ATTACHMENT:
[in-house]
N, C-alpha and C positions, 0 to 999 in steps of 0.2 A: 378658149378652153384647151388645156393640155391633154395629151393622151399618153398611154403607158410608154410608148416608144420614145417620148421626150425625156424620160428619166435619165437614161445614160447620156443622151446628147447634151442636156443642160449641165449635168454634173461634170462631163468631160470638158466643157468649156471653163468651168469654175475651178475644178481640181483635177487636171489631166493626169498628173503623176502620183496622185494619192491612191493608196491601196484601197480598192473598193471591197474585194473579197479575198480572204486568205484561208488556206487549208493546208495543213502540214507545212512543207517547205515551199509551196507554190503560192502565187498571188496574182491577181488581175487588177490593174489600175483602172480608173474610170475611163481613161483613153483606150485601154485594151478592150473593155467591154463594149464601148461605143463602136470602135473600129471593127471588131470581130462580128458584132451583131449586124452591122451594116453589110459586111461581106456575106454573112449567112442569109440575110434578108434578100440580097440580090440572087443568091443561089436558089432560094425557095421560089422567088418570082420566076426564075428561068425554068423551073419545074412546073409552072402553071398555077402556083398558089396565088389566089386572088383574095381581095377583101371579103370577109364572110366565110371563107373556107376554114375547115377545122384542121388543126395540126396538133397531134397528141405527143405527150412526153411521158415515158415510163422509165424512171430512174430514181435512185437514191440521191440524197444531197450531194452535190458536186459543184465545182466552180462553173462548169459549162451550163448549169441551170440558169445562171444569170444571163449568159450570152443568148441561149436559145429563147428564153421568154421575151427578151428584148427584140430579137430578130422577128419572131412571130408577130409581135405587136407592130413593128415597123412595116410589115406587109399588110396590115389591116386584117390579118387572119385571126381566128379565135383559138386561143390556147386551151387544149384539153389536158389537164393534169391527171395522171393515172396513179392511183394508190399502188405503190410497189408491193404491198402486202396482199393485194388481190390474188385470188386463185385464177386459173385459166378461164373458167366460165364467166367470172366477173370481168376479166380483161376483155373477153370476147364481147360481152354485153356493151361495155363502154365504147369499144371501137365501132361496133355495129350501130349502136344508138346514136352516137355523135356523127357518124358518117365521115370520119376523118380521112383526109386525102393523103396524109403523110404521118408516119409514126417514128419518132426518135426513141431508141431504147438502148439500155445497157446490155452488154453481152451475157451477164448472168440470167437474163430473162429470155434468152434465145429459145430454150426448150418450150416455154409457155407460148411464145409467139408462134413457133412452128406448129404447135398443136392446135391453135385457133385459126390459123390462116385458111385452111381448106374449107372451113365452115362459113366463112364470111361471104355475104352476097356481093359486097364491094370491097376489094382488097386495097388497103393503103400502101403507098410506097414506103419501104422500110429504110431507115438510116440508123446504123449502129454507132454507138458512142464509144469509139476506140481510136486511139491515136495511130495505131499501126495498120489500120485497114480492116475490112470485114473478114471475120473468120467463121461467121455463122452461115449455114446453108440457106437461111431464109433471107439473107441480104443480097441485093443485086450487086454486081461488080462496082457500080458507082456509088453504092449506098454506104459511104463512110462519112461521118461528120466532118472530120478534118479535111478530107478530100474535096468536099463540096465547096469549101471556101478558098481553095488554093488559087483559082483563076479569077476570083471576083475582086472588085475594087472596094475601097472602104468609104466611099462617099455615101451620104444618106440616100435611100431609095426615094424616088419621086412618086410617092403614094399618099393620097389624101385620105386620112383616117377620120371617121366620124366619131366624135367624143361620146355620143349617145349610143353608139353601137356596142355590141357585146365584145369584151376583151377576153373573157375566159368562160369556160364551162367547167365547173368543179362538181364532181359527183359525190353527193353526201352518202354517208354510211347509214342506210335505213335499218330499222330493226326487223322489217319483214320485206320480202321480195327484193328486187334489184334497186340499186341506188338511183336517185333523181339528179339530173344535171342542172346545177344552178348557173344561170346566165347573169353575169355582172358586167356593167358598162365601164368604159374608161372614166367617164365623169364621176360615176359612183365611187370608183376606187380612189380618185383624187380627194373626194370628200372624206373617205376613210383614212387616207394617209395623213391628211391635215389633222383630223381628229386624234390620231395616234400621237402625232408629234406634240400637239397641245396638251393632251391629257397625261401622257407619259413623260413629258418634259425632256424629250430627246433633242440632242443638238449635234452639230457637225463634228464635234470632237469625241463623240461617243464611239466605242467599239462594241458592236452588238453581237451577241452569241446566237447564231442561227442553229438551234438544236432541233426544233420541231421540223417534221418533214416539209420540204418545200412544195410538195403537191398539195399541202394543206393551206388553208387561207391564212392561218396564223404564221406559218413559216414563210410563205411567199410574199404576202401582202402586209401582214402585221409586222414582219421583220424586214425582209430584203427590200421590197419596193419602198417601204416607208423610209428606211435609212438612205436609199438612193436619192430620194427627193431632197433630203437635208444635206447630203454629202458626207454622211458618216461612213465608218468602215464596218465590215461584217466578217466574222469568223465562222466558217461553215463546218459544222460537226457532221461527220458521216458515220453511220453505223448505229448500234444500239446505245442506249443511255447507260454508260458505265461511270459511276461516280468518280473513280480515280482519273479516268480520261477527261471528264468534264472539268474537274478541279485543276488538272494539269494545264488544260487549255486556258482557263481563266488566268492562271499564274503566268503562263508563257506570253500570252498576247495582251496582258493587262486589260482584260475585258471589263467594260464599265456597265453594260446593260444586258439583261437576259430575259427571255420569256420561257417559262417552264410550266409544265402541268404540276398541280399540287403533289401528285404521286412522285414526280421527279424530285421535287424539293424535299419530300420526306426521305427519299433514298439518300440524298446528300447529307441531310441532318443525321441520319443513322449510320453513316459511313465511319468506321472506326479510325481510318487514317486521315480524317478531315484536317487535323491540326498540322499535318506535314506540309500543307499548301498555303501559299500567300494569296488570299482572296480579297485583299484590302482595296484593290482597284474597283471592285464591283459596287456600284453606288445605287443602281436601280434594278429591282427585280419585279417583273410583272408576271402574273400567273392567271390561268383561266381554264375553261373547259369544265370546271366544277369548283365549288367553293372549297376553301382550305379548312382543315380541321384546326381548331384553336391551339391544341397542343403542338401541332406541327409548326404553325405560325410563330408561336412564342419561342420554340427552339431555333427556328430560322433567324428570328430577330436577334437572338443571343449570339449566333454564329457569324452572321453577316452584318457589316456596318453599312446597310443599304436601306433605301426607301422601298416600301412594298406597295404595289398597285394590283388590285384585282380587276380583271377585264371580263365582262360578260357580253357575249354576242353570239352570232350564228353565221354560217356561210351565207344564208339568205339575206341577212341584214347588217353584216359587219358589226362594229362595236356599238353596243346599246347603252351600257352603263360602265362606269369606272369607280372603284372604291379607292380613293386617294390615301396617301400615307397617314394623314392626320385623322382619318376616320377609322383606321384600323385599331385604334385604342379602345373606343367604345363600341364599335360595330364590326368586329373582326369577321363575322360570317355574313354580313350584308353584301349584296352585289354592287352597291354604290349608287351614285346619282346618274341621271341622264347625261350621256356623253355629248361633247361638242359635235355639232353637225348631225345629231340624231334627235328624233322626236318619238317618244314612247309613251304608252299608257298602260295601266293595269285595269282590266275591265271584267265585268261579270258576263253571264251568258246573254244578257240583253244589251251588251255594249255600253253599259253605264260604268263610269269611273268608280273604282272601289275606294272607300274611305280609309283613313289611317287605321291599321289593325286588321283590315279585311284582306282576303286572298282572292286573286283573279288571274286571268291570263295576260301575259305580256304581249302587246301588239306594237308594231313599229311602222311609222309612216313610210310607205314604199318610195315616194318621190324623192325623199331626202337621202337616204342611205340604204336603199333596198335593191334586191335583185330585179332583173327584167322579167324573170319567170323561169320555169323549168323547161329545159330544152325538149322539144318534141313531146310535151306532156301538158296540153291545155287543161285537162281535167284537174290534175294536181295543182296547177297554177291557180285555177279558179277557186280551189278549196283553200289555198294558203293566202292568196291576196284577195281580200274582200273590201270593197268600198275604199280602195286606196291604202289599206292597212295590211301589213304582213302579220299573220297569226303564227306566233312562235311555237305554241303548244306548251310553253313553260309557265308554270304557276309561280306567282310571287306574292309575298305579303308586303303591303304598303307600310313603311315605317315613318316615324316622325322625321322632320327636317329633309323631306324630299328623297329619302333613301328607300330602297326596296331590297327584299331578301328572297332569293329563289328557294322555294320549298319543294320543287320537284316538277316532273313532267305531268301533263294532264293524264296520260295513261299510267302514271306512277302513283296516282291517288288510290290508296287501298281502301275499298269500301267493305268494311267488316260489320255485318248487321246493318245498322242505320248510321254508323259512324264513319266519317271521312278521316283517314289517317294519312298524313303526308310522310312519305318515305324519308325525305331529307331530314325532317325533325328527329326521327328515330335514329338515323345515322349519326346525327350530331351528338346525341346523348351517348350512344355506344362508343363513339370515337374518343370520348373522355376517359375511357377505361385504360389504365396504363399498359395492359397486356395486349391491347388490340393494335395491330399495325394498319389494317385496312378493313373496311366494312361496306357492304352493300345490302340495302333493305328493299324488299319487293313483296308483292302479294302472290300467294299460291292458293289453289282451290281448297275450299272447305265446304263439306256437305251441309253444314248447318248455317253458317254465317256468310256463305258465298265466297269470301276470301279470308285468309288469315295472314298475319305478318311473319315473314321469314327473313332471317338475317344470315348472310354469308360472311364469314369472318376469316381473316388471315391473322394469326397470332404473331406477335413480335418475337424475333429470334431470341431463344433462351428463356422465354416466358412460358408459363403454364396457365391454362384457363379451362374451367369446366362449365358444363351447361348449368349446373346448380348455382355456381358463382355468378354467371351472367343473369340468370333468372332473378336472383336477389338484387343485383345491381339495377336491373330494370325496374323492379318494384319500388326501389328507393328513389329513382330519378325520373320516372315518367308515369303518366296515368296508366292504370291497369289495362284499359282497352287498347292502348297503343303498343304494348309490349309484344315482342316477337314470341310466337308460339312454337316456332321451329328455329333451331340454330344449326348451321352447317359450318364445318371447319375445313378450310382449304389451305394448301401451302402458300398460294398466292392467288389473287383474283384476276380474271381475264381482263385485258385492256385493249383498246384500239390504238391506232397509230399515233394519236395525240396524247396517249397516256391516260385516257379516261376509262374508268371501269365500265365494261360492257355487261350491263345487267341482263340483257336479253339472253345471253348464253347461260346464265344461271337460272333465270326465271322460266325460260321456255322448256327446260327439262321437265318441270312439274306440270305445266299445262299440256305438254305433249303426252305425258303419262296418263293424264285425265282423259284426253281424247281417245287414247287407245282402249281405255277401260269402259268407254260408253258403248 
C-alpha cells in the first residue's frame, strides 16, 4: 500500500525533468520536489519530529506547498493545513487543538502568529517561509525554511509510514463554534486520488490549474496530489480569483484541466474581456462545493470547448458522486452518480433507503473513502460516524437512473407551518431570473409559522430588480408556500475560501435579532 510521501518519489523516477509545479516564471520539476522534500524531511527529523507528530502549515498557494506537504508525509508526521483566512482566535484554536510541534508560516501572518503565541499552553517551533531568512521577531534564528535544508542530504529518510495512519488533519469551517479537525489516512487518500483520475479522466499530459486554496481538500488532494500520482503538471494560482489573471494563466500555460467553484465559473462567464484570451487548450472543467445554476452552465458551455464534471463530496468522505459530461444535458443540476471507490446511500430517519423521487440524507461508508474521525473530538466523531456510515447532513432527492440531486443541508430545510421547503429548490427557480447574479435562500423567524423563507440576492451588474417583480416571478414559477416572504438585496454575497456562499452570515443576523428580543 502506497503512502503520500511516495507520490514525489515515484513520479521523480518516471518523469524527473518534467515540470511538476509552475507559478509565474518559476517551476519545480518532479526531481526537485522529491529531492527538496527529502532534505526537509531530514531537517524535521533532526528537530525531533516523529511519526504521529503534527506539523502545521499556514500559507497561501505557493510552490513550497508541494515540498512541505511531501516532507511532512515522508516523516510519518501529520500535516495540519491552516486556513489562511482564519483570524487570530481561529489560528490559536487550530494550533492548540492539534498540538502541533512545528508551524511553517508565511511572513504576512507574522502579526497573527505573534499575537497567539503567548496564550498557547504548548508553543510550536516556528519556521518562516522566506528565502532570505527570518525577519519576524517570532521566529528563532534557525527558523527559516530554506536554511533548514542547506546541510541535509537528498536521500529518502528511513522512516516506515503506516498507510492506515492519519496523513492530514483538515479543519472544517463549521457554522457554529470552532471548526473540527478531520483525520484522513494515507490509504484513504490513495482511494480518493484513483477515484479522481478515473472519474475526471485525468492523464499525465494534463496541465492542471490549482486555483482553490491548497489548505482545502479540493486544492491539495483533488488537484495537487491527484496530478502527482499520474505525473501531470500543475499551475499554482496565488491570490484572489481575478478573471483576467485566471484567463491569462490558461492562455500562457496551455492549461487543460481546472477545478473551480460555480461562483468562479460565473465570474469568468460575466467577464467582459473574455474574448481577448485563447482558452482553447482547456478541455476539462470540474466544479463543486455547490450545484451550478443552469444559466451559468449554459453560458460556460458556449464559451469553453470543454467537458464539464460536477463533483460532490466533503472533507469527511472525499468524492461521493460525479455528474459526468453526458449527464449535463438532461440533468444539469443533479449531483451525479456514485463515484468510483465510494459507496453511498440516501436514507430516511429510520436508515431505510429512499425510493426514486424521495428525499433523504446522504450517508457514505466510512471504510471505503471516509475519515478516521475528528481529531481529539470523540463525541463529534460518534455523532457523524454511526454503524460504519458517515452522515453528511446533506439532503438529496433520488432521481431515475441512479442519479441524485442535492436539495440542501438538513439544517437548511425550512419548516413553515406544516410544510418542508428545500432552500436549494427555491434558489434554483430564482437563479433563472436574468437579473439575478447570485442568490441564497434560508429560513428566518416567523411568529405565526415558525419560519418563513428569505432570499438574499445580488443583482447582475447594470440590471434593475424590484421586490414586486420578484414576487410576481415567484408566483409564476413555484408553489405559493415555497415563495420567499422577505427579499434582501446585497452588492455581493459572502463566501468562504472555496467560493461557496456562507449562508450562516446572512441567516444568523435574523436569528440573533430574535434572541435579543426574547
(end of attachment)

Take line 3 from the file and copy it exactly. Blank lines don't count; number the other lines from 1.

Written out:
C-alpha cells in the first residue's frame, strides 16, 4: 500500500525533468520536489519530529506547498493545513487543538502568529517561509525554511509510514463554534486520488490549474496530489480569483484541466474581456462545493470547448458522486452518480433507503473513502460516524437512473407551518431570473409559522430588480408556500475560501435579532 510521501518519489523516477509545479516564471520539476522534500524531511527529523507528530502549515498557494506537504508525509508526521483566512482566535484554536510541534508560516501572518503565541499552553517551533531568512521577531534564528535544508542530504529518510495512519488533519469551517479537525489516512487518500483520475479522466499530459486554496481538500488532494500520482503538471494560482489573471494563466500555460467553484465559473462567464484570451487548450472543467445554476452552465458551455464534471463530496468522505459530461444535458443540476471507490446511500430517519423521487440524507461508508474521525473530538466523531456510515447532513432527492440531486443541508430545510421547503429548490427557480447574479435562500423567524423563507440576492451588474417583480416571478414559477416572504438585496454575497456562499452570515443576523428580543 502506497503512502503520500511516495507520490514525489515515484513520479521523480518516471518523469524527473518534467515540470511538476509552475507559478509565474518559476517551476519545480518532479526531481526537485522529491529531492527538496527529502532534505526537509531530514531537517524535521533532526528537530525531533516523529511519526504521529503534527506539523502545521499556514500559507497561501505557493510552490513550497508541494515540498512541505511531501516532507511532512515522508516523516510519518501529520500535516495540519491552516486556513489562511482564519483570524487570530481561529489560528490559536487550530494550533492548540492539534498540538502541533512545528508551524511553517508565511511572513504576512507574522502579526497573527505573534499575537497567539503567548496564550498557547504548548508553543510550536516556528519556521518562516522566506528565502532570505527570518525577519519576524517570532521566529528563532534557525527558523527559516530554506536554511533548514542547506546541510541535509537528498536521500529518502528511513522512516516506515503506516498507510492506515492519519496523513492530514483538515479543519472544517463549521457554522457554529470552532471548526473540527478531520483525520484522513494515507490509504484513504490513495482511494480518493484513483477515484479522481478515473472519474475526471485525468492523464499525465494534463496541465492542471490549482486555483482553490491548497489548505482545502479540493486544492491539495483533488488537484495537487491527484496530478502527482499520474505525473501531470500543475499551475499554482496565488491570490484572489481575478478573471483576467485566471484567463491569462490558461492562455500562457496551455492549461487543460481546472477545478473551480460555480461562483468562479460565473465570474469568468460575466467577464467582459473574455474574448481577448485563447482558452482553447482547456478541455476539462470540474466544479463543486455547490450545484451550478443552469444559466451559468449554459453560458460556460458556449464559451469553453470543454467537458464539464460536477463533483460532490466533503472533507469527511472525499468524492461521493460525479455528474459526468453526458449527464449535463438532461440533468444539469443533479449531483451525479456514485463515484468510483465510494459507496453511498440516501436514507430516511429510520436508515431505510429512499425510493426514486424521495428525499433523504446522504450517508457514505466510512471504510471505503471516509475519515478516521475528528481529531481529539470523540463525541463529534460518534455523532457523524454511526454503524460504519458517515452522515453528511446533506439532503438529496433520488432521481431515475441512479442519479441524485442535492436539495440542501438538513439544517437548511425550512419548516413553515406544516410544510418542508428545500432552500436549494427555491434558489434554483430564482437563479433563472436574468437579473439575478447570485442568490441564497434560508429560513428566518416567523411568529405565526415558525419560519418563513428569505432570499438574499445580488443583482447582475447594470440590471434593475424590484421586490414586486420578484414576487410576481415567484408566483409564476413555484408553489405559493415555497415563495420567499422577505427579499434582501446585497452588492455581493459572502463566501468562504472555496467560493461557496456562507449562508450562516446572512441567516444568523435574523436569528440573533430574535434572541435579543426574547